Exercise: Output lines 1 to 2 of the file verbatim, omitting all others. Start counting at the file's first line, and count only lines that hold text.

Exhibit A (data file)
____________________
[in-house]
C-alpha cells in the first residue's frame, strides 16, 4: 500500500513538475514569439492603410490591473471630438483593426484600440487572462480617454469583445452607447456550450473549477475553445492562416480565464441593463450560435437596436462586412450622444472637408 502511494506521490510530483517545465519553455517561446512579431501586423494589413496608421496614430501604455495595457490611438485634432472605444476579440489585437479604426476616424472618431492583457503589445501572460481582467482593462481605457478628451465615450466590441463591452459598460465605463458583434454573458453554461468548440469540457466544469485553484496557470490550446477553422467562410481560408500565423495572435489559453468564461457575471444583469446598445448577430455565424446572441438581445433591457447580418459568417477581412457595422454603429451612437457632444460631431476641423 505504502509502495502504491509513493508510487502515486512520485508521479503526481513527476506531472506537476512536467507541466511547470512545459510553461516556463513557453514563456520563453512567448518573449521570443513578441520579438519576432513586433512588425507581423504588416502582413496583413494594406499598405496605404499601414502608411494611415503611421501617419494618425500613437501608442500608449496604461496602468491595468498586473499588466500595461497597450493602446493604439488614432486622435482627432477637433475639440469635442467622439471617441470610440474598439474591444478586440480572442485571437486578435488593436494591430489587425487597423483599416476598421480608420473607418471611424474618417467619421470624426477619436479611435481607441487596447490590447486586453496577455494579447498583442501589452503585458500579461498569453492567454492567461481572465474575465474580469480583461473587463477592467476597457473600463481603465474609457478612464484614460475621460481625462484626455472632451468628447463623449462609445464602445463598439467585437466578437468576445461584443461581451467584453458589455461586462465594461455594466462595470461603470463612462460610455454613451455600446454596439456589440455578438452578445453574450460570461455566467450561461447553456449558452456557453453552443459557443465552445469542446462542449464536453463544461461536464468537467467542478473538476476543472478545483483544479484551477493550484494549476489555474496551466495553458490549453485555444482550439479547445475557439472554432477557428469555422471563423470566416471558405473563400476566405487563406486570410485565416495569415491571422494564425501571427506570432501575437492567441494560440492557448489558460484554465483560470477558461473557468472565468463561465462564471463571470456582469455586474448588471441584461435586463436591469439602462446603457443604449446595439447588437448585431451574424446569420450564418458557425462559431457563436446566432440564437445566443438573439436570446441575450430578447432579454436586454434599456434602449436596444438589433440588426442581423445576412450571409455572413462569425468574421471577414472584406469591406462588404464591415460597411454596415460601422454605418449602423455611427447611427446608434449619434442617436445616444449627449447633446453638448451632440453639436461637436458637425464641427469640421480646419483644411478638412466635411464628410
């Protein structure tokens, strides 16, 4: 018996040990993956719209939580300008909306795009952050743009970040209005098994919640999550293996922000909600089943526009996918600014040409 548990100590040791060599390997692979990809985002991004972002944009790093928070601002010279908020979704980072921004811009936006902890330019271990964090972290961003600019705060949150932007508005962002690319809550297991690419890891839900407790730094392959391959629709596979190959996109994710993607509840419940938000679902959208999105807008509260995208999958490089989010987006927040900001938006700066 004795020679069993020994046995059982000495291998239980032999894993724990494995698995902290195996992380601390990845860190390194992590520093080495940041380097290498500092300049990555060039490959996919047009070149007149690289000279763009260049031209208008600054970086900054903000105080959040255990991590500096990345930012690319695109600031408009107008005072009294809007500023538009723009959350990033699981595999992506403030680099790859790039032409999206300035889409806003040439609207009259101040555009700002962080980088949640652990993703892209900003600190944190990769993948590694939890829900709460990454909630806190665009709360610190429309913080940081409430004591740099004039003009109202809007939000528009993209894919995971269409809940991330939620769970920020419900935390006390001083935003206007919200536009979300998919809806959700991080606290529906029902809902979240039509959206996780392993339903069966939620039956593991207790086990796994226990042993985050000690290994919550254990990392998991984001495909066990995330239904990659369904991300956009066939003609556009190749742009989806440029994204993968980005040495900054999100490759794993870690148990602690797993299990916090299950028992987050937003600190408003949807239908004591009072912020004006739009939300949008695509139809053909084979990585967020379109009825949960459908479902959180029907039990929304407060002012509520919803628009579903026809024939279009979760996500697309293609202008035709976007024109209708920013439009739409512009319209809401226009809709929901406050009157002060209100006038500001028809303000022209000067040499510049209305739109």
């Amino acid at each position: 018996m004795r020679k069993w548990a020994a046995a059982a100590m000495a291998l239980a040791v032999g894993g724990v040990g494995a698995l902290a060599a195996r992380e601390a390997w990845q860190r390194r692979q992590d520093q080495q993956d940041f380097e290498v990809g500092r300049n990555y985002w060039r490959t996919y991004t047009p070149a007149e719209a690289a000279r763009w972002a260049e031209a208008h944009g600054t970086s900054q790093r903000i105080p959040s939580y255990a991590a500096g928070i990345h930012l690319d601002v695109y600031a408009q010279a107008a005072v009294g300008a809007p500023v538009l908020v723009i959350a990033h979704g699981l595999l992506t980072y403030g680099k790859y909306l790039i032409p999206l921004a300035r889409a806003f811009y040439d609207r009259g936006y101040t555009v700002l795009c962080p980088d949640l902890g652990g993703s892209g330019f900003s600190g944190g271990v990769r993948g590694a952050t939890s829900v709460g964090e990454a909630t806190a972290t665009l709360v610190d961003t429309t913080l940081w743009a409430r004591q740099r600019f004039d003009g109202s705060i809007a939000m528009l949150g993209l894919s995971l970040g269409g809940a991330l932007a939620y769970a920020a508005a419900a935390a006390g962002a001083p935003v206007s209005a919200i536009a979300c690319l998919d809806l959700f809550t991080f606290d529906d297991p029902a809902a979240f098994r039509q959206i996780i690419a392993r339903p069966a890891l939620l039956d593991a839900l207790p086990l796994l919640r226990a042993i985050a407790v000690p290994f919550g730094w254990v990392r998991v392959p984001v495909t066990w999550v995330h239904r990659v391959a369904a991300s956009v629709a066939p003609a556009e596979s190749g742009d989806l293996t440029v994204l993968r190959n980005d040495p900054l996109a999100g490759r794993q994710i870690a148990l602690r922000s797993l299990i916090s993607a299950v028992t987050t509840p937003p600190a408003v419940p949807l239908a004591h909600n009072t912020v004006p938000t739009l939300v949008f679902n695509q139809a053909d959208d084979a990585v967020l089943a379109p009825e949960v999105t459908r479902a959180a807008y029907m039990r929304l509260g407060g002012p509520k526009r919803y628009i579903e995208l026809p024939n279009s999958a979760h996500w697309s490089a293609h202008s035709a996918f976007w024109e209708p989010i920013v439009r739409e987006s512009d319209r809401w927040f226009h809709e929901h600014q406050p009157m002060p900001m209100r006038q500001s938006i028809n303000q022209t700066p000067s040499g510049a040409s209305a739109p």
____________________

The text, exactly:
[in-house]
C-alpha cells in the first residue's frame, strides 16, 4: 500500500513538475514569439492603410490591473471630438483593426484600440487572462480617454469583445452607447456550450473549477475553445492562416480565464441593463450560435437596436462586412450622444472637408 502511494506521490510530483517545465519553455517561446512579431501586423494589413496608421496614430501604455495595457490611438485634432472605444476579440489585437479604426476616424472618431492583457503589445501572460481582467482593462481605457478628451465615450466590441463591452459598460465605463458583434454573458453554461468548440469540457466544469485553484496557470490550446477553422467562410481560408500565423495572435489559453468564461457575471444583469446598445448577430455565424446572441438581445433591457447580418459568417477581412457595422454603429451612437457632444460631431476641423 505504502509502495502504491509513493508510487502515486512520485508521479503526481513527476506531472506537476512536467507541466511547470512545459510553461516556463513557453514563456520563453512567448518573449521570443513578441520579438519576432513586433512588425507581423504588416502582413496583413494594406499598405496605404499601414502608411494611415503611421501617419494618425500613437501608442500608449496604461496602468491595468498586473499588466500595461497597450493602446493604439488614432486622435482627432477637433475639440469635442467622439471617441470610440474598439474591444478586440480572442485571437486578435488593436494591430489587425487597423483599416476598421480608420473607418471611424474618417467619421470624426477619436479611435481607441487596447490590447486586453496577455494579447498583442501589452503585458500579461498569453492567454492567461481572465474575465474580469480583461473587463477592467476597457473600463481603465474609457478612464484614460475621460481625462484626455472632451468628447463623449462609445464602445463598439467585437466578437468576445461584443461581451467584453458589455461586462465594461455594466462595470461603470463612462460610455454613451455600446454596439456589440455578438452578445453574450460570461455566467450561461447553456449558452456557453453552443459557443465552445469542446462542449464536453463544461461536464468537467467542478473538476476543472478545483483544479484551477493550484494549476489555474496551466495553458490549453485555444482550439479547445475557439472554432477557428469555422471563423470566416471558405473563400476566405487563406486570410485565416495569415491571422494564425501571427506570432501575437492567441494560440492557448489558460484554465483560470477558461473557468472565468463561465462564471463571470456582469455586474448588471441584461435586463436591469439602462446603457443604449446595439447588437448585431451574424446569420450564418458557425462559431457563436446566432440564437445566443438573439436570446441575450430578447432579454436586454434599456434602449436596444438589433440588426442581423445576412450571409455572413462569425468574421471577414472584406469591406462588404464591415460597411454596415460601422454605418449602423455611427447611427446608434449619434442617436445616444449627449447633446453638448451632440453639436461637436458637425464641427469640421480646419483644411478638412466635411464628410